In Saudi Arabia, a new generation is pushing back against the government’s embrace of fundamentalism. But is the kingdom ready for nonbelievers?
JEDDAH, Saudi Arabia — Ahmed al-Ghamdi’s long, bushy beard and red-checked headscarf are emblems of his conservative approach to Islam, which is no surprise for a man who once supervised the Saudi religious police in the holy city of Mecca.
But it was something surprising about Ghamdi that brought me to his apartment in a scruffy, low-income section of Jeddah in the sweltering summer of 2011. I wanted to know why he had announced that, after extensive research, he could find no Islamic basis for Saudi society’s most distinctive feature: its strict gender segregation.
As his wife, sister, and mother listened in with obvious pride, Ghamdi explained that he could no longer take “at face value” religious rulings that gender mixing is haram — that is, religiously prohibited. “I wanted to go to their underpinnings, so I began collecting all the texts relating to this matter from the Quran and the Sunna [examples from the life and teachings of the Prophet Mohammed],” he said. “My conclusion was that not a single text or verse in the Quran and Sunna specifically says that mixing is haram. The word ‘mixing’ is not even in the Quran.”
Instead, he said he found plenty of texts “that proved that mixing happened at the time of Prophet Mohammed” and that “it is just another part of normal life.”
As Haj begins, Saudi Gazette runs a brief photo collection showing the Grand Mosque over the years. It is indeed interesting to see how both the mosque itself and the area surrounding it have changed over the past 60 years.
Saudi-owned Al Arabiya TV runs an interesting editorial by Sheikh Mohammed bin Rashid al-Maktoum, Vice-President and Prime Minister of the UAE.
He points to the fact that ISIS can only be truly defeated if its ideology can be defeated. Military success against it, though assured, does not result in its end as it will just metastasize into a new form. He points to Saudi Arabia’s deradicalization program by name, but also notes that too many countries in the region accept the presence of extremist thought within their borders. There is currently insufficient effort being put toward teaching toleration of differences, human development, and good governance.
The intellectual battle against ISIS
Sheikh Mohammed bin Rashid al-Maktoum
The global financial crisis taught the world how profoundly interdependent our economies have become. In today’s crisis of extremism, we must recognize that we are just as interdependent for our security, as is clear in the current struggle to defeat the ISIS.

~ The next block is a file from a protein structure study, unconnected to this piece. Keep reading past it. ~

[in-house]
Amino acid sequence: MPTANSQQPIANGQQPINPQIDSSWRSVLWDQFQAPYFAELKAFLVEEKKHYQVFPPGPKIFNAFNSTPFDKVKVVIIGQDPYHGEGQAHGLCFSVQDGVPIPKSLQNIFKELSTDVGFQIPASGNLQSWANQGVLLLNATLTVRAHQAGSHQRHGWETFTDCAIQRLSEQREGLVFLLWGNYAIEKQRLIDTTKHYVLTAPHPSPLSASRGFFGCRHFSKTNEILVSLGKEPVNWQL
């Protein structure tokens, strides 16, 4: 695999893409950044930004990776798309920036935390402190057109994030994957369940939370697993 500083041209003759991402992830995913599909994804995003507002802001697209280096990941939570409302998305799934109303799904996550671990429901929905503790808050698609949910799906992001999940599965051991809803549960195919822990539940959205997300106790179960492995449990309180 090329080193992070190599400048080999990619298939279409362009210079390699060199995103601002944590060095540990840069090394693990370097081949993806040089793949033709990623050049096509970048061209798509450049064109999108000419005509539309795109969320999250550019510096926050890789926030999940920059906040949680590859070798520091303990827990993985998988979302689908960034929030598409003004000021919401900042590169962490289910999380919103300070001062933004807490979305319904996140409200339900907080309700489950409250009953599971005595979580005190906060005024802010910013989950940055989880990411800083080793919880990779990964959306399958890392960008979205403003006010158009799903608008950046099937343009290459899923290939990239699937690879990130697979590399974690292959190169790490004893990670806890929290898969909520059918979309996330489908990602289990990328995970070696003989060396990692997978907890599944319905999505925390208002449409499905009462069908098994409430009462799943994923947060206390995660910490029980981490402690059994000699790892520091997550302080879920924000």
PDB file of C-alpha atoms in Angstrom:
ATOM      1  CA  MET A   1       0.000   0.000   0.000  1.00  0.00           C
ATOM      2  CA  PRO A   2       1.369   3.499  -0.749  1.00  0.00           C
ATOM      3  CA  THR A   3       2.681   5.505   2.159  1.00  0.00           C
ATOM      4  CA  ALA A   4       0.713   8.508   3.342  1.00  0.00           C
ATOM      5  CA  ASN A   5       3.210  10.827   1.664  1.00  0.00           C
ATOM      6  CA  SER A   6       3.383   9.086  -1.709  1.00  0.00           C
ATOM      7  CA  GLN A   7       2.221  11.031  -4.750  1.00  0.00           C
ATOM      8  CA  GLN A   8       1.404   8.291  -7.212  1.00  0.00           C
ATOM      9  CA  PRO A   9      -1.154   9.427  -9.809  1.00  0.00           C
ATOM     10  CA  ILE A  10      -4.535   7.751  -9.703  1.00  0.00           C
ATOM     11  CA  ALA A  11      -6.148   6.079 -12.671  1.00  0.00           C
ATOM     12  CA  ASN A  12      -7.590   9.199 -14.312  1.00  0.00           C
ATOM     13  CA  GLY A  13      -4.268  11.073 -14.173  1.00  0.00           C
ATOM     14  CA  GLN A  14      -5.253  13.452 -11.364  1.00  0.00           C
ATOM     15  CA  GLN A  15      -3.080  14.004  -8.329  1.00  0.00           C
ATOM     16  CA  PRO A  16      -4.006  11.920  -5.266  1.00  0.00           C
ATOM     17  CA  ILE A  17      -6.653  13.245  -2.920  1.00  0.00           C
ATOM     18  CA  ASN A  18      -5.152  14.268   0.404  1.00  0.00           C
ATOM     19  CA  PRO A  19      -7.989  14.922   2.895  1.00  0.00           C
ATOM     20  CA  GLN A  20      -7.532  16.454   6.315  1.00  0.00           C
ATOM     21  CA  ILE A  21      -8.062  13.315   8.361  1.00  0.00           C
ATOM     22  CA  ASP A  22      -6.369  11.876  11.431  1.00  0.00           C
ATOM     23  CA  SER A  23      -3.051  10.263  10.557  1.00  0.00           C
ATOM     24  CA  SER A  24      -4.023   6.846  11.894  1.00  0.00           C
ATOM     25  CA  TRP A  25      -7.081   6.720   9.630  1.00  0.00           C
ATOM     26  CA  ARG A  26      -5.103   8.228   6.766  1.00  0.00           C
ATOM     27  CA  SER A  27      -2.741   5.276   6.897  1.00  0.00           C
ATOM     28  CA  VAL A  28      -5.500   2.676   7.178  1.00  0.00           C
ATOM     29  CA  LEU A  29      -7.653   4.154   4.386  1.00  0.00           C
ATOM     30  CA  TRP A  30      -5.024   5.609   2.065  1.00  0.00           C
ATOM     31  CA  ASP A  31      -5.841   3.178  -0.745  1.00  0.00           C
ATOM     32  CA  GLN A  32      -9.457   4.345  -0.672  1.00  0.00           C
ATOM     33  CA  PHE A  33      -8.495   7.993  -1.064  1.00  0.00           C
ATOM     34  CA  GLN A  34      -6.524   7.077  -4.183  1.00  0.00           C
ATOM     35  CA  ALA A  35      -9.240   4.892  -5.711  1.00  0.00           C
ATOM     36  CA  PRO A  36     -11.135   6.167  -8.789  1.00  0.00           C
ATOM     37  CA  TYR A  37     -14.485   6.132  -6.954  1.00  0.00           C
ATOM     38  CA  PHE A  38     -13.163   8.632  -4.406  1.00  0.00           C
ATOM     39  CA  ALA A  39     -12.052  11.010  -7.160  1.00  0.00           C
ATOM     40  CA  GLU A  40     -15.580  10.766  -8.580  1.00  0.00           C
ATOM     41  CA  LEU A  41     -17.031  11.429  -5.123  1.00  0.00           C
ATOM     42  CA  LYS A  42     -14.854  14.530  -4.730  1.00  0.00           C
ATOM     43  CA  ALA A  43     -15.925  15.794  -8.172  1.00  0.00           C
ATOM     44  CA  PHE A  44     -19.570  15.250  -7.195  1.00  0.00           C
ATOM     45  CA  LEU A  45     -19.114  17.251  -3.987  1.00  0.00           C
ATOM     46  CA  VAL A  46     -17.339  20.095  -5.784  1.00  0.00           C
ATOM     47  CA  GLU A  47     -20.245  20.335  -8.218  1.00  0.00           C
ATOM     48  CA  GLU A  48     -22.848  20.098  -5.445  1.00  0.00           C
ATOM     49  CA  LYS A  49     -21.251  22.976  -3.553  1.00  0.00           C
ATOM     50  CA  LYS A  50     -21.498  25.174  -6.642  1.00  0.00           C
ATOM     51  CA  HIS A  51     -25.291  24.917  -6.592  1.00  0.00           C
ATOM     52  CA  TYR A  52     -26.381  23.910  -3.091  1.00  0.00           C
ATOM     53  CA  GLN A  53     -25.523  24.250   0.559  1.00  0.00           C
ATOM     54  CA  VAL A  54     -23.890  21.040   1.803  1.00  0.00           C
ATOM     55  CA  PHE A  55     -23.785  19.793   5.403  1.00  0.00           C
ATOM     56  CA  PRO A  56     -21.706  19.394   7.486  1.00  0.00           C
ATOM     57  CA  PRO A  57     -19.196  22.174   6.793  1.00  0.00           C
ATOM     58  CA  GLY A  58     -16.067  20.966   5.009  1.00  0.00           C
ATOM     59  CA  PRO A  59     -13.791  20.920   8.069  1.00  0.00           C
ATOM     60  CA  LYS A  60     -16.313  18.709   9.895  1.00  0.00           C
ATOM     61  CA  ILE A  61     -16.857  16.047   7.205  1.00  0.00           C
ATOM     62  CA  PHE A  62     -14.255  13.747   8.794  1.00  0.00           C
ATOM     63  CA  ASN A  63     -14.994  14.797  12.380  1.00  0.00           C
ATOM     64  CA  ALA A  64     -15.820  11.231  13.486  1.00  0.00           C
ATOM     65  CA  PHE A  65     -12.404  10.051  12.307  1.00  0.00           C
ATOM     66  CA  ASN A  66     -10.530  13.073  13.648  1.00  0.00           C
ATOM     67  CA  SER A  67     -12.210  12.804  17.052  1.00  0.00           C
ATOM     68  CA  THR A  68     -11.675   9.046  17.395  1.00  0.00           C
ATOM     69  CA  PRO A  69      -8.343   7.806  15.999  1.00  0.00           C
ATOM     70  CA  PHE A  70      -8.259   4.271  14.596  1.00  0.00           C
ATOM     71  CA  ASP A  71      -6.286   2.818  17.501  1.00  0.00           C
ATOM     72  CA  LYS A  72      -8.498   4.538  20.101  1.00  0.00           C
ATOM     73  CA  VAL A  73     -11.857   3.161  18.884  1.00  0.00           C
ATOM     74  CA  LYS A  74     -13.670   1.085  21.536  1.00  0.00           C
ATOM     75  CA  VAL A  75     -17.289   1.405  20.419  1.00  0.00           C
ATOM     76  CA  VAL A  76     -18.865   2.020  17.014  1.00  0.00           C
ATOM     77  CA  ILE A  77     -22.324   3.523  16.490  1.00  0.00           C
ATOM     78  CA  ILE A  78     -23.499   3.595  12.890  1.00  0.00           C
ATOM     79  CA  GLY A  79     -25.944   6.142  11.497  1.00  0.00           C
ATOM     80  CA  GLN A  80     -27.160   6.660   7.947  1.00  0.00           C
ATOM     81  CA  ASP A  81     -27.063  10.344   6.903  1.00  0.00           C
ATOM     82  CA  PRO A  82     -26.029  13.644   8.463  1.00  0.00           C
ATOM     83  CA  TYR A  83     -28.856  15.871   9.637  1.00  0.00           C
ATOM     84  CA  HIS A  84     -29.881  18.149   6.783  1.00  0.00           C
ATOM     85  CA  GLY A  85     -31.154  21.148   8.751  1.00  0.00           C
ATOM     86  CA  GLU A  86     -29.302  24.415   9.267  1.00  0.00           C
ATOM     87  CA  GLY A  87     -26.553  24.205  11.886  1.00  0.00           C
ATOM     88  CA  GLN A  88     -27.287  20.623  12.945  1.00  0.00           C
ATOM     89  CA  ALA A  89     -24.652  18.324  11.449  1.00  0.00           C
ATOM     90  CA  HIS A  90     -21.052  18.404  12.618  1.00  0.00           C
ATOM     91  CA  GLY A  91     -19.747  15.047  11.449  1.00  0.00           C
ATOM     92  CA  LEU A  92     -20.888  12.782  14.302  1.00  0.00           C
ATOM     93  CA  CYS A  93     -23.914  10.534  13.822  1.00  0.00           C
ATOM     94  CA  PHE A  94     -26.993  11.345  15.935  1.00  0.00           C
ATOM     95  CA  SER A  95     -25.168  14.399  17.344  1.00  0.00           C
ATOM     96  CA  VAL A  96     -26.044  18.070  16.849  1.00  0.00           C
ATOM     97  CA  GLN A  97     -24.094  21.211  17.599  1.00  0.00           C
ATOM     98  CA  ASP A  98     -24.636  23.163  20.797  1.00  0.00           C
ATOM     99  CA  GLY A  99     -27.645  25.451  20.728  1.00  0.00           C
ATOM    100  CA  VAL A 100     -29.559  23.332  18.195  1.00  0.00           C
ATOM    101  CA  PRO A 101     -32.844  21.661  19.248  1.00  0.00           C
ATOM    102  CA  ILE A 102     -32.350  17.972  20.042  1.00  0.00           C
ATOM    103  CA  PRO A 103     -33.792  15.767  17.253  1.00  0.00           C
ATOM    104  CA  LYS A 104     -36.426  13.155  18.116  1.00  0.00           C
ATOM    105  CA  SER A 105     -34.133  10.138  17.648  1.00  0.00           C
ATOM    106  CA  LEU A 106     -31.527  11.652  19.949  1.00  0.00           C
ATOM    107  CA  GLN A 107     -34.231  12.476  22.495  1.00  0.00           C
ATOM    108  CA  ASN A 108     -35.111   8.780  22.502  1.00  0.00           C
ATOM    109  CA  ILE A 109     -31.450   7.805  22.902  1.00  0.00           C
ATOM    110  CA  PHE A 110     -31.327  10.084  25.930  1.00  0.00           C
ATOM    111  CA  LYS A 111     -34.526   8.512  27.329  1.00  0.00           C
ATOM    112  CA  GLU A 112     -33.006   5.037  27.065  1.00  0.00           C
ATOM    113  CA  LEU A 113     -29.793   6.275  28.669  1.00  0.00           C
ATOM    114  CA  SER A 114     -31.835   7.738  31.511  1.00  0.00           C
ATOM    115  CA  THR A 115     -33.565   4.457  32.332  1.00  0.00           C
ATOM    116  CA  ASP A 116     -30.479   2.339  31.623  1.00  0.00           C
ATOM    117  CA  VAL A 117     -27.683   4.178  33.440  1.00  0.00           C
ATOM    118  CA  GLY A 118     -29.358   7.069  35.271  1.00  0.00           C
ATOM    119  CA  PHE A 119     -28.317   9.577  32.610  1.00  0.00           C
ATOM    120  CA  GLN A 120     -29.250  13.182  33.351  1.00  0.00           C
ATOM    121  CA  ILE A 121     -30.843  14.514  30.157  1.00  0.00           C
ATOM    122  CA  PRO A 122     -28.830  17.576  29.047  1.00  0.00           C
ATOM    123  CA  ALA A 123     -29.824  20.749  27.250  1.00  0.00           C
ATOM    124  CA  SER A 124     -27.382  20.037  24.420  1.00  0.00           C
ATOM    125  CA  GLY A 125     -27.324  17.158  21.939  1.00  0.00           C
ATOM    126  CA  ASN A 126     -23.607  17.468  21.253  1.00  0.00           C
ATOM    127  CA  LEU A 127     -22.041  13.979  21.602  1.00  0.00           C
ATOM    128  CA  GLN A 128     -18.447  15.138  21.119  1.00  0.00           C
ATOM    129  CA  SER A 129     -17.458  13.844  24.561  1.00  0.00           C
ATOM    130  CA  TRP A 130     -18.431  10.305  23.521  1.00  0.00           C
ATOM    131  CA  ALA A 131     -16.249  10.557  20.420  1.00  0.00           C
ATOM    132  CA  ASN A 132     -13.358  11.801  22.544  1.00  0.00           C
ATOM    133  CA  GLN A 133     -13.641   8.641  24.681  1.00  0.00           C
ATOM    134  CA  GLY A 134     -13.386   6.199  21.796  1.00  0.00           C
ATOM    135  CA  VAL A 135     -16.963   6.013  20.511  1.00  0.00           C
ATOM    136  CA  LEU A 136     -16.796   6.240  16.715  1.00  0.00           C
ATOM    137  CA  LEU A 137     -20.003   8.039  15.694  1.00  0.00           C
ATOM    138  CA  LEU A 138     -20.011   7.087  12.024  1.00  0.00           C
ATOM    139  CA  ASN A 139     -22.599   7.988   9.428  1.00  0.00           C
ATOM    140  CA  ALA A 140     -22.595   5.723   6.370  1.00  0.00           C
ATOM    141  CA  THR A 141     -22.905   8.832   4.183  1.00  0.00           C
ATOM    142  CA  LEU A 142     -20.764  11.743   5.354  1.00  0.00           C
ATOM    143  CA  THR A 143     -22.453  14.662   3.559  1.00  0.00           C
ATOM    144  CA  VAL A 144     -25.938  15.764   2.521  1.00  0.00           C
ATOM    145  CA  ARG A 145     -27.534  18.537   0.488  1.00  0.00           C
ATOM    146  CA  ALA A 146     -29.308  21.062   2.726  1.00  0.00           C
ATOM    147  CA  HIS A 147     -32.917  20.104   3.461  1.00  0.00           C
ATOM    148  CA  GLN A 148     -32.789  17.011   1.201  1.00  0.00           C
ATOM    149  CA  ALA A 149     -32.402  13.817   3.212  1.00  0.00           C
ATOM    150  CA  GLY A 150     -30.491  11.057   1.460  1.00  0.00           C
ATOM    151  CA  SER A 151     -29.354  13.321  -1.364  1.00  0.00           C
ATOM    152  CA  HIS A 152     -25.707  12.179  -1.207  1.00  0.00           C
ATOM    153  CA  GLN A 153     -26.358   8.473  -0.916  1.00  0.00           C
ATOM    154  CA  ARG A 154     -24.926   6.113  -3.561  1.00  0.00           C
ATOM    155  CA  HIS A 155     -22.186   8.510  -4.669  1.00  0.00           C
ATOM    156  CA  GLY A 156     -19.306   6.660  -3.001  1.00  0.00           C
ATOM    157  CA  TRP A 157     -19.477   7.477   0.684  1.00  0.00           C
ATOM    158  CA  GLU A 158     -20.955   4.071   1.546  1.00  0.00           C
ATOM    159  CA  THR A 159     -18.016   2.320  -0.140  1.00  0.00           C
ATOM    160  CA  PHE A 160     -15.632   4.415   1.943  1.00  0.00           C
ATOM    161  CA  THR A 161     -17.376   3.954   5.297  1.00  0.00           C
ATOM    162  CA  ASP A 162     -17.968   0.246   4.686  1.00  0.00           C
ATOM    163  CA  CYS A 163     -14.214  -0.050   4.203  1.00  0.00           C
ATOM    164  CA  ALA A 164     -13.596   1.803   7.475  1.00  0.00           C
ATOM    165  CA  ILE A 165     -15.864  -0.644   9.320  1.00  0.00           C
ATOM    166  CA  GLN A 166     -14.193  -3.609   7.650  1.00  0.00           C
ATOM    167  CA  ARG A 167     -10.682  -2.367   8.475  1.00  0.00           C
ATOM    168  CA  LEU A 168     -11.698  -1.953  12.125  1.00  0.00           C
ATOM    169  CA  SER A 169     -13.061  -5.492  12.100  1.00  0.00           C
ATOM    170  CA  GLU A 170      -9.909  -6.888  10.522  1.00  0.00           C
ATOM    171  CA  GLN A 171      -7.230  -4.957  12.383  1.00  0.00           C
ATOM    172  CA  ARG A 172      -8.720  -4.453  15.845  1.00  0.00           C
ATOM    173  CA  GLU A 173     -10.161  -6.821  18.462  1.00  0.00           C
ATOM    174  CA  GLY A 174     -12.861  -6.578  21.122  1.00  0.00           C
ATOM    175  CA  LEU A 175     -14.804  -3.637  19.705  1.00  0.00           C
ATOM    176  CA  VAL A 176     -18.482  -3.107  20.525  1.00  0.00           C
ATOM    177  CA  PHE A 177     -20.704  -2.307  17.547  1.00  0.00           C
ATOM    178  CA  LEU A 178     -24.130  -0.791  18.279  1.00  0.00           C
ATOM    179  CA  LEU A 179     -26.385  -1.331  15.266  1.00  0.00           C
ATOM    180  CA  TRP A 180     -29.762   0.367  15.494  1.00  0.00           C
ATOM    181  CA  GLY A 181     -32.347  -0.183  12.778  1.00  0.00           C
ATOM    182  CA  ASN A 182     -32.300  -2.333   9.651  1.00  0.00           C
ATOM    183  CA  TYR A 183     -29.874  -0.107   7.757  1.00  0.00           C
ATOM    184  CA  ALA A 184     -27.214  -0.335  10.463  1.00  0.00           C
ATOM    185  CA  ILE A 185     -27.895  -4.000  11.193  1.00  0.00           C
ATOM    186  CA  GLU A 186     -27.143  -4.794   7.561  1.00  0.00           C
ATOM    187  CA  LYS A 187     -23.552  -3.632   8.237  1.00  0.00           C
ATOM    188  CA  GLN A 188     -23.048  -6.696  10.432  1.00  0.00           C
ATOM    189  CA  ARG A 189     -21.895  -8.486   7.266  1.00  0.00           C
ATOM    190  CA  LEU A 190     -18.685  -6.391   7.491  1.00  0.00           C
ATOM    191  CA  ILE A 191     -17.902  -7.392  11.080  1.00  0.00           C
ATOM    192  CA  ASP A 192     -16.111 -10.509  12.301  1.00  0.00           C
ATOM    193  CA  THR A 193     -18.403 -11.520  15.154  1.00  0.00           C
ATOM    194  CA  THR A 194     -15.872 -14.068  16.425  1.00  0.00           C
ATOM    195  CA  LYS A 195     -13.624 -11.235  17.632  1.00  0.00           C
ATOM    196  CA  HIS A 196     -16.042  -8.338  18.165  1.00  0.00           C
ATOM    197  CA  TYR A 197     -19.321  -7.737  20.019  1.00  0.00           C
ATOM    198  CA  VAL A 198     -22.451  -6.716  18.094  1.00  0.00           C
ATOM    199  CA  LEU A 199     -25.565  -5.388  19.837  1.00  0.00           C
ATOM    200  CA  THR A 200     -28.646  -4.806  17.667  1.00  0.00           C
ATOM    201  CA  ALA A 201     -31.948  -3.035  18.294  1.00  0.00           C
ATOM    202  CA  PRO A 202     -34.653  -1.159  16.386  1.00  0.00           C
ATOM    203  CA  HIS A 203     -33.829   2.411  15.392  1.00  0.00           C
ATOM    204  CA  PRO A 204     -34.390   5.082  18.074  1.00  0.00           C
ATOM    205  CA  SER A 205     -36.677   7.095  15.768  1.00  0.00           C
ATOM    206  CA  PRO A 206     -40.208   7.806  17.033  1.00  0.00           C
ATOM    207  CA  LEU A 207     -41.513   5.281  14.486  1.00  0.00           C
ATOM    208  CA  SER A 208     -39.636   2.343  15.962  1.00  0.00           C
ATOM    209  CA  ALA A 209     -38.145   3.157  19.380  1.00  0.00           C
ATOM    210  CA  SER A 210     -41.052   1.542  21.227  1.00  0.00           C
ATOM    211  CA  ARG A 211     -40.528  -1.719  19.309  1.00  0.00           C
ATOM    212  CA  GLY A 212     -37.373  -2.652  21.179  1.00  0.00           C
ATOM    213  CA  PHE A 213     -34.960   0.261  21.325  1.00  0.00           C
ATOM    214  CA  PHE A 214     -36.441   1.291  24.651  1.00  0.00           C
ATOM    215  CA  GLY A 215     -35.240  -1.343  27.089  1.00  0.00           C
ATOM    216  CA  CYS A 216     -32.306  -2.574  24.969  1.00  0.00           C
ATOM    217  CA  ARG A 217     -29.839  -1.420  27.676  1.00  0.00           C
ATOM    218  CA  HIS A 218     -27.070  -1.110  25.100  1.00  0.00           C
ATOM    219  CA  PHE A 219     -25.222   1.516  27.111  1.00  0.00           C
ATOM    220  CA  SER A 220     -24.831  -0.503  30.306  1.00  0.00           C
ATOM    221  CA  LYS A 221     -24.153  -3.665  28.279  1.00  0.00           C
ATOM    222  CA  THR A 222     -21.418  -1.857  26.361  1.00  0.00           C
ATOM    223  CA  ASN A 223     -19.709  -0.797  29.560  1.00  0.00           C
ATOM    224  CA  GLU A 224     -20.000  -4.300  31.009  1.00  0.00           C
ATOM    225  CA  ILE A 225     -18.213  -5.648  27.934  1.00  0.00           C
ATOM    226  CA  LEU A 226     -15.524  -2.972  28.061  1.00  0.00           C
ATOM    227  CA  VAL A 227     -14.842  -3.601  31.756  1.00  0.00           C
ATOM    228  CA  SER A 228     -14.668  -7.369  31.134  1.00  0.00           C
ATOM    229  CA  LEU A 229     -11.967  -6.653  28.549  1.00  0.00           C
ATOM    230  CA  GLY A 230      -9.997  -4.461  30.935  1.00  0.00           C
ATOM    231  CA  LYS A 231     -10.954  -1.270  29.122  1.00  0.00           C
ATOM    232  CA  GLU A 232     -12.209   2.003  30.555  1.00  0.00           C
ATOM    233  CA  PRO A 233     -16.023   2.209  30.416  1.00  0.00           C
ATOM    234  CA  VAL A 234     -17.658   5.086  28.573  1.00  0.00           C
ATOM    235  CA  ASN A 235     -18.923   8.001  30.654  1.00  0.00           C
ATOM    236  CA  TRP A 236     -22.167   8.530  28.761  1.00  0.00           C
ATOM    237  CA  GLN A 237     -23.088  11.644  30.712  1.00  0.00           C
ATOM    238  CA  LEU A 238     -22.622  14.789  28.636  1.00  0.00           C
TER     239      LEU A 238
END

If we are to prevent ISIS from teaching us this lesson the hard way, we must acknowledge that we cannot extinguish the fires of fanaticism by force alone. The world must unite behind a holistic drive to discredit the ideology that gives the extremists their power, and to restore hope and dignity to those whom they would recruit.
ISIS certainly can — and will — be defeated militarily by the international coalition that is now assembling and which the UAE is actively supporting. But military containment is only a partial solution. Lasting peace requires three bigger ingredients: winning the intellectual battle; upgrading weak governance; and grassroots human development.
Such a solution must begin with concerted international political will. Not a single politician in North America, Europe, Africa, or Asia can afford to ignore events in the Middle East. A globalized threat requires a globalized response. Everyone will feel the heat, because such flames know no borders; indeed, ISIS has recruited members of at least 80 nationalities.
Over at Al Arabiya TV, Hisham Melhem continues his critique of Arab society and politics, seeking to explain how the Arab world came to be in the situation in which it now finds itself.
He highlights the point that there is no longer any real freedom of thought in the region. Would-be intellectuals are forced into extreme positions if they wish to stay out of jail or to stay alive.
He sharply notes that while the actions of the “outsider” may prove a useful political excuse for the current state of the Arab world, it is far from an adequate excuse. He contrasts the political fortunes of Egypt and India, both becoming independent in the same year, and finds that the Egyptians — for Egyptian reasons — has fallen far behind. He further contrasts Egypt with S. Korea. Both countries had essentially similar demographics and economies in 1960, but now, Egypt has only one-eighth of S. Korea’s GDP per capita. These disparities are not accidents of faith nor are they the result of foreign oppression or interference. The stories Arabs have been telling themselves are no longer believable and populations are no longer buying into the mythology. But solving the problems can’t even start until people can start talking about them, start exploring alternatives, without having to worry whether they’ll be alive tomorrow.